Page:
The django ORM and multilingual database contents - Jonas Obrist (djangocon.eu)ΒΆ

Tags: djangocon, django

What he wants is multilingual content in the database with an easy API. He doesn’t want to use something like gettext as that has other uses.

Some approaches:

  • Single-table: one extra field per translatable field per language. Plusses: somewhat easy to implement. Few queries. Fallbacks are simple. Minusses: ordering/filtering is hard. Migrations are no fun: for every new field, you need a schema migration. Query results can get big.
  • Hash-table: one extra table with key/value translations. Pro: easy to implement. Only translate once. Con: slow, no ordering.
  • Dual-tables: one for translated fields, one for untranslated fields. Pro: can be very fast. Few queries. Works great with south. Con: harder to implement. Django doesn’t like you to implement it this way in a generic way. Only in your own app is ok, but a generic solution is hard.
  • Other things like JSONField, build-in google translate, things he doesn’t like.

django-multilingual-ng is something he wrote build upon django-multilingual. Don’t use it. It is slow. Dual-table approach.

django-nani: dual-table approach again. His current effort. It tries to be as fast as possible. QuerySet API should stay the same where possible. Documented. (After twittering him, Jonas added the README to the pypi page within five minutes, so it looks fine there, too. Thanks! Quick!)

django-nani is optimized for single-language read queries. Write is fairly optimized. Fallbacks are possible, but they’re more expensive and have to be used explicitly. Ordering and filtering just works as expected.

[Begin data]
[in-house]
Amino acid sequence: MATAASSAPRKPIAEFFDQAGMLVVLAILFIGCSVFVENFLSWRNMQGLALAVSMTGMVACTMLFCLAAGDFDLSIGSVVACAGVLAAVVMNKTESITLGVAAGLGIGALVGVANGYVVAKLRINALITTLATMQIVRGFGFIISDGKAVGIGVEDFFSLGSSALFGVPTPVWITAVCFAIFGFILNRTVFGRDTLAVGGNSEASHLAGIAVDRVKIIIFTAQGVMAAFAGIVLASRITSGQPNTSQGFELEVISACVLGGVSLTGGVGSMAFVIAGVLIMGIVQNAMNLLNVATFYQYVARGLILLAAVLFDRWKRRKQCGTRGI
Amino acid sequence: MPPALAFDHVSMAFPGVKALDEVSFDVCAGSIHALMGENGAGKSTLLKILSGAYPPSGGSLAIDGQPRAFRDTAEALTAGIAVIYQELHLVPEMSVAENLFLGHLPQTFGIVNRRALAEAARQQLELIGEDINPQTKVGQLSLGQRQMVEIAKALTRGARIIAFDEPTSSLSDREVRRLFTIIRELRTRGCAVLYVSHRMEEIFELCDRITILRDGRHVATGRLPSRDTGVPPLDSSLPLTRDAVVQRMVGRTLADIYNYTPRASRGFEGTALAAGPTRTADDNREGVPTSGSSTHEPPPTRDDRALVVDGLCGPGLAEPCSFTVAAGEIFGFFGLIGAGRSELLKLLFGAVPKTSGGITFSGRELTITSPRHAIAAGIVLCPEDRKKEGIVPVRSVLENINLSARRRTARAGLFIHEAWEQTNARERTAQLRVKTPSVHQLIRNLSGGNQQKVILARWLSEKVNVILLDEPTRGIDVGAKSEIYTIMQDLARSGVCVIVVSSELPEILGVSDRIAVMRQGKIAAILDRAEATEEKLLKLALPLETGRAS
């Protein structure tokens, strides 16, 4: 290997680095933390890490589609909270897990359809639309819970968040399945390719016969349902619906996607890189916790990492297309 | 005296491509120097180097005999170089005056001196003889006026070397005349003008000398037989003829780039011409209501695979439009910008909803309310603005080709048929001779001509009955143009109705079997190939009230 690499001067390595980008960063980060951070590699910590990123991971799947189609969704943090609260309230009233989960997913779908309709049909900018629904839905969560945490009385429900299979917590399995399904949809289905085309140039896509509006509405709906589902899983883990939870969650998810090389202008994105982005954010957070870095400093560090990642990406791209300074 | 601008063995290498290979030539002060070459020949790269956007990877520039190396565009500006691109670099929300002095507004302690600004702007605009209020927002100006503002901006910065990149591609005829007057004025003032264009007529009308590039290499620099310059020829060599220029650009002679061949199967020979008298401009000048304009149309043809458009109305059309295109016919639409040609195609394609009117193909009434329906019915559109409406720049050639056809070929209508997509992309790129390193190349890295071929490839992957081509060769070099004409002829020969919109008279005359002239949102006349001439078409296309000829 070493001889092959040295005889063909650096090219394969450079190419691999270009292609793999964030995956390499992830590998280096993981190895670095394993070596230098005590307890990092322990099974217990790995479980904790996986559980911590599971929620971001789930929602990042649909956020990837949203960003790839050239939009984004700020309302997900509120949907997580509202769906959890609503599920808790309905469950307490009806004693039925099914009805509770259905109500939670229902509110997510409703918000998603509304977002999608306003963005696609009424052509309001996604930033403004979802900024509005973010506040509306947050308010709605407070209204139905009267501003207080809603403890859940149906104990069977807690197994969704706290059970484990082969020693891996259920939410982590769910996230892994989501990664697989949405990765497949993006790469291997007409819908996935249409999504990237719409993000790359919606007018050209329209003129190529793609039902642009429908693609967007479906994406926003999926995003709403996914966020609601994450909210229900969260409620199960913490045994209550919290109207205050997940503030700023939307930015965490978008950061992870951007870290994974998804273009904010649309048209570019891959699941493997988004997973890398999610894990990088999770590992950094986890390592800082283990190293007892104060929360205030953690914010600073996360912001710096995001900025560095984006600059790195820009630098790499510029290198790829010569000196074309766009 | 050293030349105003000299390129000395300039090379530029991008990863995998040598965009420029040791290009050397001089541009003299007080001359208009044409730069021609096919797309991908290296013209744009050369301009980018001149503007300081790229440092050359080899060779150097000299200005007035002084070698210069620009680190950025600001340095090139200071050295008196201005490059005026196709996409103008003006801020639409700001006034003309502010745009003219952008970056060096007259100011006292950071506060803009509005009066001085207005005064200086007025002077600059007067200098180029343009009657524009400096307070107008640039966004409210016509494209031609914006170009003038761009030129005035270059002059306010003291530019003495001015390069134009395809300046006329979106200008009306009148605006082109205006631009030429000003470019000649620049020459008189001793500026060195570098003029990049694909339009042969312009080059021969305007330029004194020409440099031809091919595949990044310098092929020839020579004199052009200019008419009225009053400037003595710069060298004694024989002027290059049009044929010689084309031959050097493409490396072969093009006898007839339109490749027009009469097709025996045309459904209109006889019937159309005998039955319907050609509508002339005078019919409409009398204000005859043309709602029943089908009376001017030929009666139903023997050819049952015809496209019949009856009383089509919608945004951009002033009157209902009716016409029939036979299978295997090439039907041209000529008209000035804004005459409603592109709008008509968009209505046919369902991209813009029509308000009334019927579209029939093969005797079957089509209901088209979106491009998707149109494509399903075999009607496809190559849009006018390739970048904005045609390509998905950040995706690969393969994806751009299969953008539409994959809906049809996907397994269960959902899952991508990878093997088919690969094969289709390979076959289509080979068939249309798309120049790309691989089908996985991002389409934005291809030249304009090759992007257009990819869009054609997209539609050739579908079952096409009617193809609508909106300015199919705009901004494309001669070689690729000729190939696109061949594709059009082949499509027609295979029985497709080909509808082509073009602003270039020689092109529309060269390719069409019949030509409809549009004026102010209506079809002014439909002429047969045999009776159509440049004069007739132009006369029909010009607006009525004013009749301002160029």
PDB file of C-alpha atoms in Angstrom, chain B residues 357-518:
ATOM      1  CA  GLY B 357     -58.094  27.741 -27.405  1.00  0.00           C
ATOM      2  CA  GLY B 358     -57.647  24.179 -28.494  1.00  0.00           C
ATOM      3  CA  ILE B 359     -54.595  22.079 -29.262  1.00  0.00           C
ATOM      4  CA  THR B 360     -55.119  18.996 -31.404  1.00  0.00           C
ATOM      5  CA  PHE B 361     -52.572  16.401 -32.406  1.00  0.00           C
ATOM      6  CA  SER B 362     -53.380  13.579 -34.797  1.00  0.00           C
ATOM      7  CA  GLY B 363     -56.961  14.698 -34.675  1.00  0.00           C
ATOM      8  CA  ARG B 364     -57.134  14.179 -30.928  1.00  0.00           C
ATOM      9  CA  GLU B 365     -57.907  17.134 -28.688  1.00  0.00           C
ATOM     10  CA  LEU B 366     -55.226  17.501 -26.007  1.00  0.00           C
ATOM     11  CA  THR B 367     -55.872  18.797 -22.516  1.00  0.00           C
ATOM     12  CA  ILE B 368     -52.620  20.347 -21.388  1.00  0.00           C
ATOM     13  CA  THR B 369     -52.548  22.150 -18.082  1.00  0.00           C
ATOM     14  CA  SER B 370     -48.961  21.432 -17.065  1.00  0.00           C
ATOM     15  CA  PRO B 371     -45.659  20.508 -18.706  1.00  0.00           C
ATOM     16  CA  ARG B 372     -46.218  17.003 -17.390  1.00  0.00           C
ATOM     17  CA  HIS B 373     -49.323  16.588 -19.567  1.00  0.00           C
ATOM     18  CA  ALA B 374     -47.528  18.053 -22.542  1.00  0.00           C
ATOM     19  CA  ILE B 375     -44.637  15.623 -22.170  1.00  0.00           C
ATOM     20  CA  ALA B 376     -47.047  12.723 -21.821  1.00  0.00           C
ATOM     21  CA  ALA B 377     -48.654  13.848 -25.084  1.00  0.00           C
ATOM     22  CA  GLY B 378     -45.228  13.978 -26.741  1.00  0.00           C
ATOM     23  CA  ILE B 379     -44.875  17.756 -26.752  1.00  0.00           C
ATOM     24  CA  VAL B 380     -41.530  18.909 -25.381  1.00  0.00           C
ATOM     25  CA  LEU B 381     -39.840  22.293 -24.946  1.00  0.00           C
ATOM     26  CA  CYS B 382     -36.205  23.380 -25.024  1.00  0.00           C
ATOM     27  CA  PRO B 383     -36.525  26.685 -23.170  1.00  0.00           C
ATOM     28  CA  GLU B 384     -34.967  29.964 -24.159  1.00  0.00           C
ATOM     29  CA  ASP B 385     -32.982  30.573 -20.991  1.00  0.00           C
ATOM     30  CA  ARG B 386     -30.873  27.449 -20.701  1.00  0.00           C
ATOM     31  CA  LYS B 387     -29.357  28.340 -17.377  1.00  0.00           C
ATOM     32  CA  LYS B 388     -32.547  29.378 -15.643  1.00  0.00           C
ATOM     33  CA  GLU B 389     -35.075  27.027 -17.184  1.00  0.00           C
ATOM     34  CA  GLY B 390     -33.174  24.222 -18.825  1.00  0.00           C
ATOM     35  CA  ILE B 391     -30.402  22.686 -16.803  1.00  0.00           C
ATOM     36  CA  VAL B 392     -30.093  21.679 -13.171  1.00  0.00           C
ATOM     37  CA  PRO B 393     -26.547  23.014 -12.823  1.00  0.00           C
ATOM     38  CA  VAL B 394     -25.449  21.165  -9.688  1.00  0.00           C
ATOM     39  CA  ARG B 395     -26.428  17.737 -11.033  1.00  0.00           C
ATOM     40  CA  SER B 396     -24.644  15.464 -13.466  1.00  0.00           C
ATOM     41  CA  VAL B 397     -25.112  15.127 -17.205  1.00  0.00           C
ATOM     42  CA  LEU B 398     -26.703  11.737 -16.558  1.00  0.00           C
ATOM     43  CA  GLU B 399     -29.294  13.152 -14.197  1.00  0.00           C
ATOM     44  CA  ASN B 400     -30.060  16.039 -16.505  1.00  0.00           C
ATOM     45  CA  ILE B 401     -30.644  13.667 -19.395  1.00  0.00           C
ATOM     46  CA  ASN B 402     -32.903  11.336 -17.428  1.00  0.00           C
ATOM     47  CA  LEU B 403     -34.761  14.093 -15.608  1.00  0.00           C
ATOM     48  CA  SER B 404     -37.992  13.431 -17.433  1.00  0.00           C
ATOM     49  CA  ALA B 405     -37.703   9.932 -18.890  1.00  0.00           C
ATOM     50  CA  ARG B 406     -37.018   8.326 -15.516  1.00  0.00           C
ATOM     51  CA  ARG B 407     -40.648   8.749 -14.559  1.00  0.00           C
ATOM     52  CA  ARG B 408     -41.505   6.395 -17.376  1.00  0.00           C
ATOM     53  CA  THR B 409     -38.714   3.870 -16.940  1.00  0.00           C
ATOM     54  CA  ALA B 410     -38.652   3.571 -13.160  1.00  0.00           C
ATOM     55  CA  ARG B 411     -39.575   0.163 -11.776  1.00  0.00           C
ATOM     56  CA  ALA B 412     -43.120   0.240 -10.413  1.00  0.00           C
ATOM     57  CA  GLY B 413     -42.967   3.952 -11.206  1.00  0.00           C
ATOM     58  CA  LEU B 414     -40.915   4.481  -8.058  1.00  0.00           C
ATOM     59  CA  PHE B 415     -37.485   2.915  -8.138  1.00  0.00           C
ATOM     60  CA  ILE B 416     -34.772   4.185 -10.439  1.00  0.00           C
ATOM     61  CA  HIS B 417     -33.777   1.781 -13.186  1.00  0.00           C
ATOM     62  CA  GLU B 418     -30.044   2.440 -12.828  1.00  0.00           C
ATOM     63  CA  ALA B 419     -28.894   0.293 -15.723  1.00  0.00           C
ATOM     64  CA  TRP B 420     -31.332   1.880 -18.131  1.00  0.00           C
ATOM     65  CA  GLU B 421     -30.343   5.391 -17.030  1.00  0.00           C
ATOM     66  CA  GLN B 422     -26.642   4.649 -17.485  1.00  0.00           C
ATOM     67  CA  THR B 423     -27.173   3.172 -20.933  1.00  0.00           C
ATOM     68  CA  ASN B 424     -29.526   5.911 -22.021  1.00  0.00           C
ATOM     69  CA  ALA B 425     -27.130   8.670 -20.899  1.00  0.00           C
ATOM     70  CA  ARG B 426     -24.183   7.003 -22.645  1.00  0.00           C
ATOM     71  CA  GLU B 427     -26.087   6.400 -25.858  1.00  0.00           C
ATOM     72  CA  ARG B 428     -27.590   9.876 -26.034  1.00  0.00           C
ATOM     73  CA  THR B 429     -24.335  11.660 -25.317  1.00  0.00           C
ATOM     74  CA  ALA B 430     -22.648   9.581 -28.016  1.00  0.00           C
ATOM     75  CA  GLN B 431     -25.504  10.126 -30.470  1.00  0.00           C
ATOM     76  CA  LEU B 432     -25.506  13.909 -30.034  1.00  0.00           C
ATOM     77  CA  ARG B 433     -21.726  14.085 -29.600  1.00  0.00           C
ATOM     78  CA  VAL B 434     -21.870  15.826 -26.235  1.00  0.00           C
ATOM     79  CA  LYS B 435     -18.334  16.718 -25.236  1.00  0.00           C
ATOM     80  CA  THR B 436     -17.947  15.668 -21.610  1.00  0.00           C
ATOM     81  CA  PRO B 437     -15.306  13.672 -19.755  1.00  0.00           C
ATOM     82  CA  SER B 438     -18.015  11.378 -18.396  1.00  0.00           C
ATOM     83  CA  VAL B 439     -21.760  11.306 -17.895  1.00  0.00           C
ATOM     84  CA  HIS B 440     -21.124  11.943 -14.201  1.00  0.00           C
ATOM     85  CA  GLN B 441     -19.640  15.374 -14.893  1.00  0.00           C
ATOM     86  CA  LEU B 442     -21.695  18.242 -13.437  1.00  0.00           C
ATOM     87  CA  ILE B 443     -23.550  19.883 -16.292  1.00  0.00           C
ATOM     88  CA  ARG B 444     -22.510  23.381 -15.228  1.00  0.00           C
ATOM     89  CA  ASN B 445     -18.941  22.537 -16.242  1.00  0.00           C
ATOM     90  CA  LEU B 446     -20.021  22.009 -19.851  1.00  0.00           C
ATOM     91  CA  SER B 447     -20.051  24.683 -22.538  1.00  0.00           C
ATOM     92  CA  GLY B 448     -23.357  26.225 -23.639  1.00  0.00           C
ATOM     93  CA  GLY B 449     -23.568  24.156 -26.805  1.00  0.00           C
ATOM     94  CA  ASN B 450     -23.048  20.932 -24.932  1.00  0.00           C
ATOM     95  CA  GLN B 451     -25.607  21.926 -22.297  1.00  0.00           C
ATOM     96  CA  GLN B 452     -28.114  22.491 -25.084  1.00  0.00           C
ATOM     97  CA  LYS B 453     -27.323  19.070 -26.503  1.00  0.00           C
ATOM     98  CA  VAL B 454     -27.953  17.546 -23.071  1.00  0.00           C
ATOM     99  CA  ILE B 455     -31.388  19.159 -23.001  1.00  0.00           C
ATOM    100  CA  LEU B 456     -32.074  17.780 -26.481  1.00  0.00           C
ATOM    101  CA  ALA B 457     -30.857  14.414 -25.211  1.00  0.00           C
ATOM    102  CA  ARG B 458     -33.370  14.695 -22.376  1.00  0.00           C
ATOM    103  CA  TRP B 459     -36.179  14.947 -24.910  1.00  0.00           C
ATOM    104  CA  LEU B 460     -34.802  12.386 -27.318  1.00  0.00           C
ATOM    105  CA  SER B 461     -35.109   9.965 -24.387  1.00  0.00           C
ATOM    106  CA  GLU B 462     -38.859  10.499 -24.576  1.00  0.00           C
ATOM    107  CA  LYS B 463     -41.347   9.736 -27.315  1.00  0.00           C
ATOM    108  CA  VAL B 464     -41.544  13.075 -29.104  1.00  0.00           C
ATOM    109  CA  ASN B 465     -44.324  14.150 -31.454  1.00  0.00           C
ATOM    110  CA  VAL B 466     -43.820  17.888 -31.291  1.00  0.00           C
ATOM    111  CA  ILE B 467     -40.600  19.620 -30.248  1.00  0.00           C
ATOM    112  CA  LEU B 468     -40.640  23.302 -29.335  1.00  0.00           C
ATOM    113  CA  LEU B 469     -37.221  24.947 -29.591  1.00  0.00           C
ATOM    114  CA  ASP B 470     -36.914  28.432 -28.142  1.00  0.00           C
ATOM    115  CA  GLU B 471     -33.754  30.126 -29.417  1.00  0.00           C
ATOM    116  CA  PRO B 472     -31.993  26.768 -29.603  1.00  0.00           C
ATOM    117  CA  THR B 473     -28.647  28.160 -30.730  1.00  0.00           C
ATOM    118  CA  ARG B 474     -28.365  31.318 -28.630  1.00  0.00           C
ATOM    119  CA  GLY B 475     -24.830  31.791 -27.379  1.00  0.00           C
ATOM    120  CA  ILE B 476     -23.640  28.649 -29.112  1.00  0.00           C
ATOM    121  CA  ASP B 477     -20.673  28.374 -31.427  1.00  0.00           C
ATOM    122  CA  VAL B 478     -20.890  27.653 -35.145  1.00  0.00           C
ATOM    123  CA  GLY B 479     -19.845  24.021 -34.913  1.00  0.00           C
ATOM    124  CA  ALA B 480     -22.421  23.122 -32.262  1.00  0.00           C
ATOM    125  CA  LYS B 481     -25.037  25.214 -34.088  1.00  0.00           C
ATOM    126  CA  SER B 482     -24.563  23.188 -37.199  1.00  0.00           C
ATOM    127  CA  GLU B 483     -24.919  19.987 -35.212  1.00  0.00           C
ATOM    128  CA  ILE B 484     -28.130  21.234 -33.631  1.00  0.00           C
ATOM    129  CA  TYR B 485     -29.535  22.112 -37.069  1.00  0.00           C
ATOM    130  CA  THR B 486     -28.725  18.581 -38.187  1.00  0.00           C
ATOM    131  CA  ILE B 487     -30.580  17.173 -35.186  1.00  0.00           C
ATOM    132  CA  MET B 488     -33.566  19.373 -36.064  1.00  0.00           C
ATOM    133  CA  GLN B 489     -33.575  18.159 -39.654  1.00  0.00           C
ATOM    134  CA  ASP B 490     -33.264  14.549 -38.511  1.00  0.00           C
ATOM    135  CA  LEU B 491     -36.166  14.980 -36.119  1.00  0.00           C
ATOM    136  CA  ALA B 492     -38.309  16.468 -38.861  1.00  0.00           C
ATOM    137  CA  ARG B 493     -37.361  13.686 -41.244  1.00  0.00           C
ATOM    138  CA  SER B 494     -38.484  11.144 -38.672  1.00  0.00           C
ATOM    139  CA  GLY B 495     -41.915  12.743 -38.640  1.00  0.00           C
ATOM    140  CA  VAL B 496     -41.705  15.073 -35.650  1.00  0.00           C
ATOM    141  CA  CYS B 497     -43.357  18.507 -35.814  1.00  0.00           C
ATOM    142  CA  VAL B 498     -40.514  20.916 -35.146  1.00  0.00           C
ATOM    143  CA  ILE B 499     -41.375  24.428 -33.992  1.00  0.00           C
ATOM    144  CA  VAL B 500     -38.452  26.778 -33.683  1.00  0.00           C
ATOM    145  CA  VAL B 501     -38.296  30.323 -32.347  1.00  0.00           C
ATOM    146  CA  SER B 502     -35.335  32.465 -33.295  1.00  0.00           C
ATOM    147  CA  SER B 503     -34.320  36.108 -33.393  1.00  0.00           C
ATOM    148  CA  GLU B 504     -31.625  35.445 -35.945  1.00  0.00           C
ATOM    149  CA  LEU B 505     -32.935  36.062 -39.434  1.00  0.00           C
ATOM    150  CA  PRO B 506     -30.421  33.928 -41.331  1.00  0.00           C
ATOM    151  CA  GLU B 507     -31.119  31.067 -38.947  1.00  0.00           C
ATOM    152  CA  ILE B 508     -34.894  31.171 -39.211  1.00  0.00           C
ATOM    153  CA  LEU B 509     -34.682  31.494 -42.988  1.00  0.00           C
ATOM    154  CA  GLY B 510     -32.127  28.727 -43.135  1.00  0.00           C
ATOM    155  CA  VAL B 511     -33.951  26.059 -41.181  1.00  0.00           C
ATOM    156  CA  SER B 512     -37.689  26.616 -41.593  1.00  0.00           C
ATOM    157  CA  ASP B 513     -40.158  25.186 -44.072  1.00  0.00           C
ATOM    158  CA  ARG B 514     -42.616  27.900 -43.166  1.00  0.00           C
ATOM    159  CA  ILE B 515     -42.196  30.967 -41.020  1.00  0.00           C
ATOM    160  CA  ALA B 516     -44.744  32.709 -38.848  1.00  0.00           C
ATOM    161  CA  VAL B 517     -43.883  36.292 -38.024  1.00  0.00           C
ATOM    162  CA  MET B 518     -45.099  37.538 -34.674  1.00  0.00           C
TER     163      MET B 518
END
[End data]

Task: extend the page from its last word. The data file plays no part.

Problems: when querying over relations, the starting model has full power over the query, so multilinguality is a big problem there. A workaround is to call some utility method to re-gain the translation-aware manager.

Django drawback: you cannot easily store additional information in a class’s Meta. It seems an unnecessary restriction in django. The workaround is that he adds things anyway over django’s complaints.

He had to tie deep into django’s queryset code, so he hopes it doesn’t change too many internal details. Otherwise he’s screwed.

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My name is Reinout van Rees and I work a lot with Python (programming language) and Django (website framework). I live in The Netherlands and I'm happily married to Annie van Rees-Kooiman.

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